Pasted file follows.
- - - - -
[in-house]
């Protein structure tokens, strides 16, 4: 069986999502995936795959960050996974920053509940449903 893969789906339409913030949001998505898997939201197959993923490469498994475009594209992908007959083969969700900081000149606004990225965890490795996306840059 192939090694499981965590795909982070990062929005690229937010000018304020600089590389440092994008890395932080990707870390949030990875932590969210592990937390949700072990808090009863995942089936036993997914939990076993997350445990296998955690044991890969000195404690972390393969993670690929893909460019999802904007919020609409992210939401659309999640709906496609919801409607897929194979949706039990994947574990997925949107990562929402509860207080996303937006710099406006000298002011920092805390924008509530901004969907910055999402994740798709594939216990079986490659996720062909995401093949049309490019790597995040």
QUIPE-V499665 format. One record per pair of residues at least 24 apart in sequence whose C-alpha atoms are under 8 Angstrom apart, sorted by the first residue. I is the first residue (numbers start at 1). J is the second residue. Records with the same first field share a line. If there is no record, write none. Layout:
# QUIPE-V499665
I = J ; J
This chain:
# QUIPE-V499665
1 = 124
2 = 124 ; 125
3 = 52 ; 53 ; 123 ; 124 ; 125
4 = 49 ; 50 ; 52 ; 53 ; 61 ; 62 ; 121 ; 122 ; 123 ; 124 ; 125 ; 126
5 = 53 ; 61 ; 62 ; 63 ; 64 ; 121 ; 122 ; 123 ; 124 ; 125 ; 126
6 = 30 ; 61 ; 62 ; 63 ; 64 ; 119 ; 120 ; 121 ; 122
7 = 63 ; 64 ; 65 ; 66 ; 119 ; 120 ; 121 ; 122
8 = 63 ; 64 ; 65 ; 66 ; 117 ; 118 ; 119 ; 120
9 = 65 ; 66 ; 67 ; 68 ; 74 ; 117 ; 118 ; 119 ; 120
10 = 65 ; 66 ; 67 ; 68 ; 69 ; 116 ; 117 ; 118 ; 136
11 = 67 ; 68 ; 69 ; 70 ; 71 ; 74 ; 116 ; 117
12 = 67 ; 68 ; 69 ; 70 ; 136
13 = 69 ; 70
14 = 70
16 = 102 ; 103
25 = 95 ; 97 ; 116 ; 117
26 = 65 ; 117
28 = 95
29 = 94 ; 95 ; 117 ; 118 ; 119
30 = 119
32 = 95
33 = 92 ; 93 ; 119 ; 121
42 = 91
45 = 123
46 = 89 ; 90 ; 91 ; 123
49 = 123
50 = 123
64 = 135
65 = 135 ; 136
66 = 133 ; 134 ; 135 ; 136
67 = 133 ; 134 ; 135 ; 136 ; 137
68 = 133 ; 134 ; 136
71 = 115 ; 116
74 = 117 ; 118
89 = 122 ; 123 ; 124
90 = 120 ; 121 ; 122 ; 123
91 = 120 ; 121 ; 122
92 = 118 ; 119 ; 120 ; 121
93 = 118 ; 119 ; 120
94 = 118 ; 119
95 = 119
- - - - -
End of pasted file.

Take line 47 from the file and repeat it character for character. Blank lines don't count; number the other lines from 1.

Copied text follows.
94 = 118 ; 119